Great UX relies on great technology
You can’t win the moon race with technology from the dark ages.
Does a digital strategy need new technology to succeed, or is it more a matter of changing the way people and processes work?
Well, imagine you’re planning an extreme expedition, someplace where few humans have gone – to the top of Everest, the Marianas Trench, the Moon. You train your body, think through your strategy carefully, and plan for every eventuality. On the day you leave, you lock the door behind you, put on your armour, saddle your horse, and wave goodbye to the cheering crowd. How would you rate your chance of success?
Low, I would think. Being able to reach new and unexplored frontiers depends on having the right gear. You simply can’t win the moon race with technology from the dark ages. Just like you don’t take a knife to a gun fight, an insurance company that relies on old software to implement a new digital strategy is unlikely to walk away the winner.
But, you’d expect a software vendor to say that. Of course we’d want you to have the latest and greatest. How specifically will old technology hamper your digital strategy?
The cornerstone of your digital strategy involves moving 100% of your processes online, allowing staff, customers, intermediaries, brokers and other third parties to have access to relevant and real-time information no matter where they are.
But opening your business to the online world using out of date technology can open up chinks in your armour, leaving you undefended against hacking and DoS attacks. The worry of cyber-attacks is already one of the top concerns of insurance company CEOs – and the majority of their systems are still unconnected.
In a fully digital world the technology you use not only has to be 100% web-based, but it also has to be the most up to date web technology available. The Internet is a dangerous place to be unless you have a fully secure system that is continually updated to the latest technology to protect you from attacks.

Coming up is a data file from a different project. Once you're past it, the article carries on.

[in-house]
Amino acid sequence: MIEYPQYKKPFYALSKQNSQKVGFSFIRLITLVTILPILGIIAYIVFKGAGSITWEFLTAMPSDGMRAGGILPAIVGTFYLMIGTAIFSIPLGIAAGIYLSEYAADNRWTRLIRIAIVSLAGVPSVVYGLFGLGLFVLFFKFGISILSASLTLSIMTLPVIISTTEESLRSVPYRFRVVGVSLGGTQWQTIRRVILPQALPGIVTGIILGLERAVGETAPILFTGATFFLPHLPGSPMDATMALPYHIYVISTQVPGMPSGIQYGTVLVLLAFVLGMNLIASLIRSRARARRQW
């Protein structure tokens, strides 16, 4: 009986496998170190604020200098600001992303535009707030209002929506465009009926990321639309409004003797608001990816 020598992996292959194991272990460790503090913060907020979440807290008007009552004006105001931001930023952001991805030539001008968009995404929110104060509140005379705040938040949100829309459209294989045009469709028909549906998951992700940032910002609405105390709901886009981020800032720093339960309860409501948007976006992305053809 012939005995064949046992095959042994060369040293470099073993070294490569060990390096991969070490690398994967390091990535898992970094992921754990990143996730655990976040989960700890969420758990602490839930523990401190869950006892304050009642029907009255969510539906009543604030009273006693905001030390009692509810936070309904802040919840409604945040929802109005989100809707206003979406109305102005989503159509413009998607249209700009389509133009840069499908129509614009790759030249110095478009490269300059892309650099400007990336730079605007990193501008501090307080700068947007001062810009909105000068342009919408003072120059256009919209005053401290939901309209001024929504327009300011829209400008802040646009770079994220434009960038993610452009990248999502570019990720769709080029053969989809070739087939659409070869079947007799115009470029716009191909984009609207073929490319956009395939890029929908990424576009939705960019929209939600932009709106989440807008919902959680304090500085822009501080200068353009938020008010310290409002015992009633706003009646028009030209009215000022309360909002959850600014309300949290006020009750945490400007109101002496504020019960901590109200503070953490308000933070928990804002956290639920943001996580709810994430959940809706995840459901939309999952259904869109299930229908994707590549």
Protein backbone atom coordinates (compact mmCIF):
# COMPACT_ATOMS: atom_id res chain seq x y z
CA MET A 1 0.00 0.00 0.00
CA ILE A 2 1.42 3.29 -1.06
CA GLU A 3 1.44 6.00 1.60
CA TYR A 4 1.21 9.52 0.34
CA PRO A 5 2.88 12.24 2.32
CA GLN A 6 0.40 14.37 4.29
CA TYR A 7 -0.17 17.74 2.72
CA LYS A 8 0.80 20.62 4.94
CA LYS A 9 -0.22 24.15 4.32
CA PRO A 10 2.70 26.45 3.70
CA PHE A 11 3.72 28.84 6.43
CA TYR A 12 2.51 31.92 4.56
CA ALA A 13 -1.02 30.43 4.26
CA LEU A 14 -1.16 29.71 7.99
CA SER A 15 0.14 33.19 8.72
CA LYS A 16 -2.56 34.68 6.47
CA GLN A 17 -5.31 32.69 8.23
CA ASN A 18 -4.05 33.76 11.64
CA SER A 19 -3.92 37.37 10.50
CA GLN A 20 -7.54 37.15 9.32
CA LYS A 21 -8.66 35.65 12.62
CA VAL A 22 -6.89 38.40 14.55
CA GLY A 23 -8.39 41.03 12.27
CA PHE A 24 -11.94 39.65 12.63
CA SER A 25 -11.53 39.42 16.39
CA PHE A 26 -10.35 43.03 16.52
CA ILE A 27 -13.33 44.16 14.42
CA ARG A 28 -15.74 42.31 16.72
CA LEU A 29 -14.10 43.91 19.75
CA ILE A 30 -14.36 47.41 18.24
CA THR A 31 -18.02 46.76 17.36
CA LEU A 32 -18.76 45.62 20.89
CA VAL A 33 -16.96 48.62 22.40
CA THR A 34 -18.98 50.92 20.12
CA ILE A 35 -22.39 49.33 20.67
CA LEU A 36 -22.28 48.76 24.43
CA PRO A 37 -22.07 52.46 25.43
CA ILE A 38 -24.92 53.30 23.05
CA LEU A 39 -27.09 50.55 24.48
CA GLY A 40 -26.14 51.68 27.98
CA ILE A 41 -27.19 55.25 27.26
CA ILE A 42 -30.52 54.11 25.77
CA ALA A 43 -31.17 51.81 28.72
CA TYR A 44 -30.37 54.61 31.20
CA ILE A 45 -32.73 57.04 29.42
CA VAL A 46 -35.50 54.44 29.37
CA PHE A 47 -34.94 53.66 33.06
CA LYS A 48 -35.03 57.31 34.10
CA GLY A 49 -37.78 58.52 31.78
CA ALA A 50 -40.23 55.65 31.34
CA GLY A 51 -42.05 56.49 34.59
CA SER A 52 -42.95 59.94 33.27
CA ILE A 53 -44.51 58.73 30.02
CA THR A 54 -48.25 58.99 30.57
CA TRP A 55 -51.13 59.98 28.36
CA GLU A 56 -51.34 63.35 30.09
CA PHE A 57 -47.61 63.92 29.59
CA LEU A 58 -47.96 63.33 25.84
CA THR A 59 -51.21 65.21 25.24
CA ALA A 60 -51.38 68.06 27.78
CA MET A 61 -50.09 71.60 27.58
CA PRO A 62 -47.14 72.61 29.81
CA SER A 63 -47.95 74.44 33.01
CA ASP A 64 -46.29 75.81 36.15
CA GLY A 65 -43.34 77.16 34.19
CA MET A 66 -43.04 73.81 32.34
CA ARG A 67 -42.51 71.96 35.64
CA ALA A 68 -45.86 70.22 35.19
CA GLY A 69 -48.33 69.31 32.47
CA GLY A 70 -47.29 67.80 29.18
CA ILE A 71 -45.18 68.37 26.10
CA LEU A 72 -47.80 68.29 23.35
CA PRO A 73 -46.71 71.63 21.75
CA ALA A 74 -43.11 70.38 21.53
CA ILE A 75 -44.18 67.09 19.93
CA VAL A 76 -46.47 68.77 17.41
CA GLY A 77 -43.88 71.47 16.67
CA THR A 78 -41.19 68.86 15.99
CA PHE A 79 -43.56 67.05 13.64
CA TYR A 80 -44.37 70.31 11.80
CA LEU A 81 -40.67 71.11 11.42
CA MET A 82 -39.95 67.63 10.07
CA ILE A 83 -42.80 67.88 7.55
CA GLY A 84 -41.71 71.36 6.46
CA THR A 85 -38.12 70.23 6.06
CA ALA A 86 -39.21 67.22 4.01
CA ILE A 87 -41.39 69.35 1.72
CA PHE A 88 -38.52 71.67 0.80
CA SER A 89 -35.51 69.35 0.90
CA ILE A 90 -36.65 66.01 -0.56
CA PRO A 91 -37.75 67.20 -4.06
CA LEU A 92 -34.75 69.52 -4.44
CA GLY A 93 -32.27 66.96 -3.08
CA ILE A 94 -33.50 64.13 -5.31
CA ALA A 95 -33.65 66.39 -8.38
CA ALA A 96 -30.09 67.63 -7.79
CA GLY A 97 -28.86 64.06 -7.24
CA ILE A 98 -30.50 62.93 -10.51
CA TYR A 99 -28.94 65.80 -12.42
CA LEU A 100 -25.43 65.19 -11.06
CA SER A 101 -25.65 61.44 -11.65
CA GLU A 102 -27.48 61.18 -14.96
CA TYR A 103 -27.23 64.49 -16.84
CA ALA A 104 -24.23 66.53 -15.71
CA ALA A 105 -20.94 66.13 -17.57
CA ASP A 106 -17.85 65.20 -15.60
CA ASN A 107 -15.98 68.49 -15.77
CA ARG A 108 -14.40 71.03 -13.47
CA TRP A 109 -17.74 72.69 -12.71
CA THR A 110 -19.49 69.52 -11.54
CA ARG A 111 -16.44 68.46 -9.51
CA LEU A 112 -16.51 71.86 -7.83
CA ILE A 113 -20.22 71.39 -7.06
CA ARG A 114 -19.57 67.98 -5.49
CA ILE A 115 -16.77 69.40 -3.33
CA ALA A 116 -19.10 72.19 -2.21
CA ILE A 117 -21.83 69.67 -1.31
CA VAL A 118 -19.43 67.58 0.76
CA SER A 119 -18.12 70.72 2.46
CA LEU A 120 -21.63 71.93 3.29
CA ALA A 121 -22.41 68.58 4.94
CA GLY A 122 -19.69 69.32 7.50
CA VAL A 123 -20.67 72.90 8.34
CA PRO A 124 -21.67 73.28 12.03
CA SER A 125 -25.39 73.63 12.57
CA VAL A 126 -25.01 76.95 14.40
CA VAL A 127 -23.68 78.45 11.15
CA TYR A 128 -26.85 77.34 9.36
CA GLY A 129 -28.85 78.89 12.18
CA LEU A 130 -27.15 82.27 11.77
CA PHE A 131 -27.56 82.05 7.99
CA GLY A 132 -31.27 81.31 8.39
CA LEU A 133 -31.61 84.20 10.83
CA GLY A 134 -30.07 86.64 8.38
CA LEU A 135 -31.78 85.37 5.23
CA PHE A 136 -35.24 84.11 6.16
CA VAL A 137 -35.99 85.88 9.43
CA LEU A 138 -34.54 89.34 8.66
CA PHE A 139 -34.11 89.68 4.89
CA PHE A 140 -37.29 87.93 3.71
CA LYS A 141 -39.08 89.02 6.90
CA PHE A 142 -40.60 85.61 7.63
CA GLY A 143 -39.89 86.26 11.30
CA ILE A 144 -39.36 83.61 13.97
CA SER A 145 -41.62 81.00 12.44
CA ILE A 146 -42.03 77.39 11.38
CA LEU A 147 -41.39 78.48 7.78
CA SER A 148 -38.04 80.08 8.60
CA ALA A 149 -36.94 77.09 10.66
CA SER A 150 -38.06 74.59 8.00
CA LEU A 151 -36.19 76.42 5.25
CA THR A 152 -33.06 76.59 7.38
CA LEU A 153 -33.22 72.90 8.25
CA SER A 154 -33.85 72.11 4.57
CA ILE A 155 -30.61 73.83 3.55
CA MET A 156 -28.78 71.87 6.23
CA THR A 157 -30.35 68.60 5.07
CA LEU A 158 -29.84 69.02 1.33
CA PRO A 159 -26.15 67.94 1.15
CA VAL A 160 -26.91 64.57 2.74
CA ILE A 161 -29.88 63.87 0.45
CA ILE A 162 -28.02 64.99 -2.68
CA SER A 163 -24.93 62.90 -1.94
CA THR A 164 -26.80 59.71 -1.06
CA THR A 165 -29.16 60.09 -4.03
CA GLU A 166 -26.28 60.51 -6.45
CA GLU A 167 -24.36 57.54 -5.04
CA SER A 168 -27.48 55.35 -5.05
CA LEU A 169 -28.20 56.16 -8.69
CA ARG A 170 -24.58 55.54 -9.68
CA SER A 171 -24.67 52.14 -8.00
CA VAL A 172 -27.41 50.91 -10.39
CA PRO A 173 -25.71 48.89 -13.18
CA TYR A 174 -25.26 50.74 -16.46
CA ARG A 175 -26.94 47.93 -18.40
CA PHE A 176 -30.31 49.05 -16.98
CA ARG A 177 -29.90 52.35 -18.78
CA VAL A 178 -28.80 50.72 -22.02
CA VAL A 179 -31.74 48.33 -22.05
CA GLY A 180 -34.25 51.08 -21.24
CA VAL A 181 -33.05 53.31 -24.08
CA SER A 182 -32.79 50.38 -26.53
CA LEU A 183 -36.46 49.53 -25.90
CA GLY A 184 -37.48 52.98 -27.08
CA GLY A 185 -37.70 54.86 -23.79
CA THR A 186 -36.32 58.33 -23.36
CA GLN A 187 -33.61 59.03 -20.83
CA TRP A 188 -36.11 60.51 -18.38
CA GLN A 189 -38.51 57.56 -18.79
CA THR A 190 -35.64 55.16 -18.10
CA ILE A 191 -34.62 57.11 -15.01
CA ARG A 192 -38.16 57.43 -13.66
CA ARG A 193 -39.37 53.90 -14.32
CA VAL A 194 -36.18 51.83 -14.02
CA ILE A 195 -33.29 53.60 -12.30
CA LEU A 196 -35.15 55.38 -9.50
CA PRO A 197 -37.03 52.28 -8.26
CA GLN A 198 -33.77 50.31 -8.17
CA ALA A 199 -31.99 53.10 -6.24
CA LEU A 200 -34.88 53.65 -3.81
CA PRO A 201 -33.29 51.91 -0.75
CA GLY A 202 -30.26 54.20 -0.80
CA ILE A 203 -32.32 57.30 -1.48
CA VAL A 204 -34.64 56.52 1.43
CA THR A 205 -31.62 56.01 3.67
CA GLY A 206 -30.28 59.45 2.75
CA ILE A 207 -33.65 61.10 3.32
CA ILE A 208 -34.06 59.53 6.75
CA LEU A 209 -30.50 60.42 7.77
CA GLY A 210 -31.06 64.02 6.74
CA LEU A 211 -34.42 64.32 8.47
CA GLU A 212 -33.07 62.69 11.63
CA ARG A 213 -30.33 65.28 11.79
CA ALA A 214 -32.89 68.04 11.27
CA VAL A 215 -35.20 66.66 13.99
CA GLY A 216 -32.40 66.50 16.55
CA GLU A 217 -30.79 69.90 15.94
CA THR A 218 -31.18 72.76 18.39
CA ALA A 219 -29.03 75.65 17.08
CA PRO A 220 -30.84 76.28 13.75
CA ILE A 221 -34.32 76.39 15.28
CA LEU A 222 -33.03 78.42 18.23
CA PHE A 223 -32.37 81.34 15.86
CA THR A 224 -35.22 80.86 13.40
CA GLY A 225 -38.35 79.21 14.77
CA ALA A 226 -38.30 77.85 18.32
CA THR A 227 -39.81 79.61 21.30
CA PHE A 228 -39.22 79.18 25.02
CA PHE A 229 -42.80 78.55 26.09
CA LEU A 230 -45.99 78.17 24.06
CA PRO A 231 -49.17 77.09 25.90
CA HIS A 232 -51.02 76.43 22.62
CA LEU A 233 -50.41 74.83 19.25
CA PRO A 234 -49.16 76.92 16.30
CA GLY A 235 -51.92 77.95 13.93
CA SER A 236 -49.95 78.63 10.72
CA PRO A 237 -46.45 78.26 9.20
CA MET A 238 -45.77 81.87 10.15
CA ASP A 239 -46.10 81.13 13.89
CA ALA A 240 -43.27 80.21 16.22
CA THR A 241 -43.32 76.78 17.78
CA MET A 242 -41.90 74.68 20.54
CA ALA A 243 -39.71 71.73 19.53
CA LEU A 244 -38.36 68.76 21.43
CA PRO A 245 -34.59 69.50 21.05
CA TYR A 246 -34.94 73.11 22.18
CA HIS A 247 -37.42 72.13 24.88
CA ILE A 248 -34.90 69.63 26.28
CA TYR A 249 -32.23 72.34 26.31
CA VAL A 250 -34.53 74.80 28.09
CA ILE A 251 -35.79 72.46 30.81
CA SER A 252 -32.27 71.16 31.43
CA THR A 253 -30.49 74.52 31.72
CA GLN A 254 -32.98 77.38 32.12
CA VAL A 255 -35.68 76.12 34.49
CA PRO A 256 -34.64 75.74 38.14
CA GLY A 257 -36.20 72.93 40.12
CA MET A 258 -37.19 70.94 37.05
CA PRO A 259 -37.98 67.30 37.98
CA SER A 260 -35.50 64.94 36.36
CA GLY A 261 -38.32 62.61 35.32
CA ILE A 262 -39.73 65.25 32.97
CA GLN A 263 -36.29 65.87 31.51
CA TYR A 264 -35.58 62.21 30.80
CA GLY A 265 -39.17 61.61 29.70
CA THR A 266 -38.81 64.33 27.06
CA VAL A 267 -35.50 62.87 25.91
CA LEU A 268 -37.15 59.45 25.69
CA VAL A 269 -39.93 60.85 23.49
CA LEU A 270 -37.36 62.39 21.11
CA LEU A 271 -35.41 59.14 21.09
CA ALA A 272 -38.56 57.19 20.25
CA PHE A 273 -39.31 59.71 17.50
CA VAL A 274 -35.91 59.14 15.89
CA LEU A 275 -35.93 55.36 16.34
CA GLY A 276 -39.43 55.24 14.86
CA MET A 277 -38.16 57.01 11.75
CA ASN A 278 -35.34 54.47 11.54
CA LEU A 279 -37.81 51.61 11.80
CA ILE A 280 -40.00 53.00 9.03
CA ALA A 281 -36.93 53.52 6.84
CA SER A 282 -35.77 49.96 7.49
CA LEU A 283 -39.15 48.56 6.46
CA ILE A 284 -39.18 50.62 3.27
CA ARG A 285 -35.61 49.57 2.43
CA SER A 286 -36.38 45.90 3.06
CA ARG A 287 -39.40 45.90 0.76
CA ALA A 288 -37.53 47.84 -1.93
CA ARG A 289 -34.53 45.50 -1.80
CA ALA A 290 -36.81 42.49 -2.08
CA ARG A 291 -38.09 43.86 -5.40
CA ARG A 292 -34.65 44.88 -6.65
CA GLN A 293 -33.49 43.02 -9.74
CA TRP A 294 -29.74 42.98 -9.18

Add some lipstick?
Maybe you are thinking you can keep your old technology at the back and write a new web based front end? This will just handicap you:
Every change will need to be done in 3 places; the new front end, an interface layer and the back end, and probably by 3 different teams.
Response rates will be slower. Every transaction will require activity in both the front end and back end servers and databases as well as the messaging systems in between.
There will be design compromises and added complexity. For example, with some data only applicable to the front end, such as the user web location and personal details, it is likely that core data will be stored in 2 different databases, leading to the inevitable challenge of ensuring the two stay synchronised.
Your brand is now defined by the experience you provide.
Opening up your systems means that your technology is now fully on show. No longer is your customers’ only exposure to your brand an attractive brochure website designed by an ad agency.
Older technology that internal users have learned to navigate either through habit or training will not suffice for customers or younger staff members who now expect a great User Experience (UX) as standard. The experience your customers and staff have online now defines the perception of your brand as a whole.